I think – well I know – I have a book hangover from this glorious novel. Read as part of a buddy read-along, I actually finished ahead of the game, because I could not put the book down. In fact, at the moment, this may be my favourite book from the pen of Wilkie Collins.
Collins’ characterisation in this novel is outstanding, which is a key reason that I found the book engaging. The characters embody the narrative, each so clearly individual and representative of the role they are going to play. The villains are fabulously villainous although, as the tale progresses, Miss Gwilt (if that is who she really is) starts to become a little conflicted.
This book, some may say, could have been ahead of its time, as the strongest, most determined character in the book is a female. We all know that there is a continuous debate about females being represented in fiction, but Collins packs no punches with his character Miss Gwilt. Strong, determined, independent – she is fabulous (although you are probably not supposed to be a fan of her).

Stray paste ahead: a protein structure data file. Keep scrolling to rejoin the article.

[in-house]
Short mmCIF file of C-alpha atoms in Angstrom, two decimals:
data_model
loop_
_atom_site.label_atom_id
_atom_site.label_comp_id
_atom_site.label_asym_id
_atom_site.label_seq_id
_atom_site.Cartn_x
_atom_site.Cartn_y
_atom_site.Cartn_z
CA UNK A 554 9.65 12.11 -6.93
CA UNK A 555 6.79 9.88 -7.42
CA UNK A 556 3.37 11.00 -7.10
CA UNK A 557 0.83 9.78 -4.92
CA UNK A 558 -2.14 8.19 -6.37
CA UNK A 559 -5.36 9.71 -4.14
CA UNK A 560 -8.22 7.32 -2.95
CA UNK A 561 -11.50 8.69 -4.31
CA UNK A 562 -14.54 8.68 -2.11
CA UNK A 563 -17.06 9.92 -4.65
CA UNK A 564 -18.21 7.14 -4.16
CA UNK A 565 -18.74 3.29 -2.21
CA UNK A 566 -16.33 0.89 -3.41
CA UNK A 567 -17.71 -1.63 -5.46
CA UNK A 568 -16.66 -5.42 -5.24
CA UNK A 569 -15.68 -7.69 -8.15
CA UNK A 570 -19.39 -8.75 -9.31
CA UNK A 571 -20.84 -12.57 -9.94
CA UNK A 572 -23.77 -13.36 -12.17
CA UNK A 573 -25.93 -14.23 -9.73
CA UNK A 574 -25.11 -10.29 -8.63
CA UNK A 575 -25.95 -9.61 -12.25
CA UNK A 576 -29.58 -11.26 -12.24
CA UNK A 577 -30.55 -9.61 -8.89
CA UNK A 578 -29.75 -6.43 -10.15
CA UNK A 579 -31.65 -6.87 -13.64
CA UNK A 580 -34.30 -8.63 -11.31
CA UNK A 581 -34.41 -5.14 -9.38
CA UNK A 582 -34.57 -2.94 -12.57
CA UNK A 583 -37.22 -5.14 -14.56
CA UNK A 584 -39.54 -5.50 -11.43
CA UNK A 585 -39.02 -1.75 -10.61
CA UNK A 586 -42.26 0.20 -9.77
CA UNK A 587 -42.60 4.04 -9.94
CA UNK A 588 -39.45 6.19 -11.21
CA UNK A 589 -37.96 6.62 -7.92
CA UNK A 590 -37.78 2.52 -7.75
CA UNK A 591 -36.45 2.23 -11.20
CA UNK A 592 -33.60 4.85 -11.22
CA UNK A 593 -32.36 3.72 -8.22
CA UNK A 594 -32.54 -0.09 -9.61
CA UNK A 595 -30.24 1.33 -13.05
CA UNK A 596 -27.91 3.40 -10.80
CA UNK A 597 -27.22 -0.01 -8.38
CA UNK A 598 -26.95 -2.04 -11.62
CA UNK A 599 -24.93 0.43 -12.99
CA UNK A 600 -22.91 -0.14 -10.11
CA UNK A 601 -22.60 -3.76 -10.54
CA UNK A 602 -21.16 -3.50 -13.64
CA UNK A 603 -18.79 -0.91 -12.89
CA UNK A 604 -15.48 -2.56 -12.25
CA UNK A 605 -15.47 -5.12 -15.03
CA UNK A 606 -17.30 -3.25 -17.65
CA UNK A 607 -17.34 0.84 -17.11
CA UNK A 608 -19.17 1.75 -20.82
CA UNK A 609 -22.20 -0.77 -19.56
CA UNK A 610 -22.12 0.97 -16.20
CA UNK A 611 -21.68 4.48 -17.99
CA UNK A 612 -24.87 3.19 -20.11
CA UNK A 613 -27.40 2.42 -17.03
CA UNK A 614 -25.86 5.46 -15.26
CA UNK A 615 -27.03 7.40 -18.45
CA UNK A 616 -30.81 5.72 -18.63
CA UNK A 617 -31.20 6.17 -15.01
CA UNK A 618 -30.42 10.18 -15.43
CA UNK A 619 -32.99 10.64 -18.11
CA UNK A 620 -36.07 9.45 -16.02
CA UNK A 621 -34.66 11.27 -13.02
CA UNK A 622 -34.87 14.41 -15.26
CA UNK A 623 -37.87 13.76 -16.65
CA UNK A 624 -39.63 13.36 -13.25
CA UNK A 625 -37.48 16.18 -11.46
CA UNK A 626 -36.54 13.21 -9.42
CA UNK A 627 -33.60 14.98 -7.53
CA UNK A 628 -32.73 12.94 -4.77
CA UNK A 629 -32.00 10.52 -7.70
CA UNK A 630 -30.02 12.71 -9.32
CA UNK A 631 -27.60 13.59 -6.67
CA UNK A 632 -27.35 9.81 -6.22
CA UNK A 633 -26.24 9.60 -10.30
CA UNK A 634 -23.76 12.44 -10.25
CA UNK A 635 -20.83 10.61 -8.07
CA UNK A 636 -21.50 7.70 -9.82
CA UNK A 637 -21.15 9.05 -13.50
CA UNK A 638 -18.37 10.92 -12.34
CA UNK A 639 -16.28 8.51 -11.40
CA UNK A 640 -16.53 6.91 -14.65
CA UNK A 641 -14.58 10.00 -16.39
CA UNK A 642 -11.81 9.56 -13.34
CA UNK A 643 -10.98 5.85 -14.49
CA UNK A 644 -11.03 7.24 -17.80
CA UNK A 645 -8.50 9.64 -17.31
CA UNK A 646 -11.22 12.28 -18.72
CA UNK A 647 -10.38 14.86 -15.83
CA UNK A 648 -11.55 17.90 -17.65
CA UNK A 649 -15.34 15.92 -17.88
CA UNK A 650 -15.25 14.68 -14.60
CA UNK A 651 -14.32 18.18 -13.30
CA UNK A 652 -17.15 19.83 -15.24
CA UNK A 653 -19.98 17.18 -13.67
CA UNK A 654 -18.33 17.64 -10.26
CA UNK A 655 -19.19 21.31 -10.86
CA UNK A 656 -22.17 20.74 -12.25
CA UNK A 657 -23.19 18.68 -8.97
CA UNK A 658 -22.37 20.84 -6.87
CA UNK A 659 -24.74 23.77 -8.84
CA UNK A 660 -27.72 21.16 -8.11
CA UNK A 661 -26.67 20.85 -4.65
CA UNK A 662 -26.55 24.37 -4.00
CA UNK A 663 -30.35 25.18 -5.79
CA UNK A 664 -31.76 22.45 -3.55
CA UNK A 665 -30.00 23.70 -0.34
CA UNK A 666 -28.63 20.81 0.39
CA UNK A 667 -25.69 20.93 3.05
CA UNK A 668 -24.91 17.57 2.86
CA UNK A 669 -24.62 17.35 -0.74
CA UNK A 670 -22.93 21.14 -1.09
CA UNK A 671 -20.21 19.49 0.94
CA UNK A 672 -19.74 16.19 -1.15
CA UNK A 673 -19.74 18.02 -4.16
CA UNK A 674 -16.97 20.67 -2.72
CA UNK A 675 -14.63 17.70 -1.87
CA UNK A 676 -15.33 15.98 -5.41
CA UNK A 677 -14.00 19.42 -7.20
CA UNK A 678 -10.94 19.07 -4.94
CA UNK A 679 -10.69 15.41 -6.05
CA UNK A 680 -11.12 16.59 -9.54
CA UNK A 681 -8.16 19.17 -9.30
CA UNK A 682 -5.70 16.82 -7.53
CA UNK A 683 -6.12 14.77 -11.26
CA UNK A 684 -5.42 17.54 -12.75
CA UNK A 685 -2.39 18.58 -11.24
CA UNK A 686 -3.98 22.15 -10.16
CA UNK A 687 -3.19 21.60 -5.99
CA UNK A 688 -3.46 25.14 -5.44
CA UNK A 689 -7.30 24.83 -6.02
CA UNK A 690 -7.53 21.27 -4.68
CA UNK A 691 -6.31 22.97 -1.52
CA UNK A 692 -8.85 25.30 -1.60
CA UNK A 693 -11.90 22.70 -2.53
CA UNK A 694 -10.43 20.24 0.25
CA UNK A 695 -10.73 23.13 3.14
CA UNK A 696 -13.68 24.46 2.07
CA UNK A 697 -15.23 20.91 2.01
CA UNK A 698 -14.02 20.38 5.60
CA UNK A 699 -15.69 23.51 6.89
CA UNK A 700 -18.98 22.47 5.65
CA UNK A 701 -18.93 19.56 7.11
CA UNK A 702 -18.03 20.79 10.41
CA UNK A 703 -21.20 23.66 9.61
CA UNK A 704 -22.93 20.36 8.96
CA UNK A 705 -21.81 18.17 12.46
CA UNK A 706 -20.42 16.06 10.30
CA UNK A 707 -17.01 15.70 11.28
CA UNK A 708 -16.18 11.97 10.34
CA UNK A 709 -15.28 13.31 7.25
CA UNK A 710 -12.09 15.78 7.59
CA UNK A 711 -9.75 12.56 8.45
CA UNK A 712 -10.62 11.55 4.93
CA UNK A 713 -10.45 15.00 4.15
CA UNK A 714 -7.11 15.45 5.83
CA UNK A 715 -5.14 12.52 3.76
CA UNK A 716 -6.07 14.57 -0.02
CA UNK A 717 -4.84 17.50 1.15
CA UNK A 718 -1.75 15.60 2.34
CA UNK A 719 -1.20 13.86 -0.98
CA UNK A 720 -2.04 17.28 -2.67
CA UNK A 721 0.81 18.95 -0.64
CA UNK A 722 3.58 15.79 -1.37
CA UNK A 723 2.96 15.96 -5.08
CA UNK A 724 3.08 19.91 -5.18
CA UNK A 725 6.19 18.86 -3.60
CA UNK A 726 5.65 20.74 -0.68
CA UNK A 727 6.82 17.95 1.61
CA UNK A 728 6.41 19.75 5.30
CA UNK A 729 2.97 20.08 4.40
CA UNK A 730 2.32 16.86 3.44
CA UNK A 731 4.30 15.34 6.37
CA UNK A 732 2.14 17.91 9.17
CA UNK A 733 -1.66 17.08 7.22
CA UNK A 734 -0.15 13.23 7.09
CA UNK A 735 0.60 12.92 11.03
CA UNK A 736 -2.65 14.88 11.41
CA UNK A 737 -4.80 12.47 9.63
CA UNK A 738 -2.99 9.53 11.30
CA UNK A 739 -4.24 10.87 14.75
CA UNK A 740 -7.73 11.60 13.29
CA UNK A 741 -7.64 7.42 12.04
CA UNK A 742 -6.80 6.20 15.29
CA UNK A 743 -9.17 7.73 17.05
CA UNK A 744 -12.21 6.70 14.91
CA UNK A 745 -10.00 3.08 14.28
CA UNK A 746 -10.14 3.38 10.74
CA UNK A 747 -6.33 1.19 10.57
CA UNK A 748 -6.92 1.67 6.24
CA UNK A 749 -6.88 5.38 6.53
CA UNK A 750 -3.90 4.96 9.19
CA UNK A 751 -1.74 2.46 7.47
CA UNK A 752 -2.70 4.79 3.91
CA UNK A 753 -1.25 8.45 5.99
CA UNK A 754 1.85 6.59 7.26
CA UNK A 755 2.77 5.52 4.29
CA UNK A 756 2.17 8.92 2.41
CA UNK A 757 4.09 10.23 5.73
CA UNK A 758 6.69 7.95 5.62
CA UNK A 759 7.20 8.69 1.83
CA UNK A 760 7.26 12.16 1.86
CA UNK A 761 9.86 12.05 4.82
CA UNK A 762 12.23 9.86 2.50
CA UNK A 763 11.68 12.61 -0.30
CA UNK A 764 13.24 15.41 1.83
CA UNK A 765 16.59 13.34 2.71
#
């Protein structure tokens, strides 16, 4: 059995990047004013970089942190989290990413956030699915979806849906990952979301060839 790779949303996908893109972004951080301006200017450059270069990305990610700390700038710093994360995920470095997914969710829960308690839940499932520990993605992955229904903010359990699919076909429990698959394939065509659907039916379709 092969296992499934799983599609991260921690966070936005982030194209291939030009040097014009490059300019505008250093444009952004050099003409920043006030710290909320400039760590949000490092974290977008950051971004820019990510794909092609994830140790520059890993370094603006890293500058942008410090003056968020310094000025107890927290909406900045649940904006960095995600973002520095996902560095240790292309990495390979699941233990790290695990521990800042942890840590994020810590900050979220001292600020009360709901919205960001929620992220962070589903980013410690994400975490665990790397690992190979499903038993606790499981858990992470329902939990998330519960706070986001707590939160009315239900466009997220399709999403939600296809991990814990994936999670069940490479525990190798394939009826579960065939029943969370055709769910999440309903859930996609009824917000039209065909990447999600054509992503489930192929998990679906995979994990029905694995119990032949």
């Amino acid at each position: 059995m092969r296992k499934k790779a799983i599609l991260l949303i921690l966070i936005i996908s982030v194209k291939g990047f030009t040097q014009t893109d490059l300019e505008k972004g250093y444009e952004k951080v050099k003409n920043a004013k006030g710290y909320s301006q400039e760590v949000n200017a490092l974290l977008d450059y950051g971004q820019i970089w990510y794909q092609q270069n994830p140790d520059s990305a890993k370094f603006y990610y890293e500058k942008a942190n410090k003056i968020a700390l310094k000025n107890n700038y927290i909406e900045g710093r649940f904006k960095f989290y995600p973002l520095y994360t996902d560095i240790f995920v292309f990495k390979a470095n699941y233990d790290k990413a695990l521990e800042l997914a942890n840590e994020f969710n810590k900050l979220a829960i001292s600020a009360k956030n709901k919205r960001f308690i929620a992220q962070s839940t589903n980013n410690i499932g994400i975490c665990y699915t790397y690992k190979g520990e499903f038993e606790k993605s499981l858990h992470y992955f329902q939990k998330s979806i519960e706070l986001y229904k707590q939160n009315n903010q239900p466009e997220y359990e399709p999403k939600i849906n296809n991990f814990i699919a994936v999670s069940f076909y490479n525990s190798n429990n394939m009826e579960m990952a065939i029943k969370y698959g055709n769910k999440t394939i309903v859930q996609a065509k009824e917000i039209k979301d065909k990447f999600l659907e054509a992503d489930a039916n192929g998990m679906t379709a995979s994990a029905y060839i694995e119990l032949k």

The tale is excellent, as with many of Wilkie Collins books. There is mystery, intrigue, mistaken identity, scandal – the list goes on. It is all just wonderfully thrilling from the word go (No Spoilers!).
If you have not read a book by Wilkie Collins or a Victorian sensation novel, then this could be a great place to start.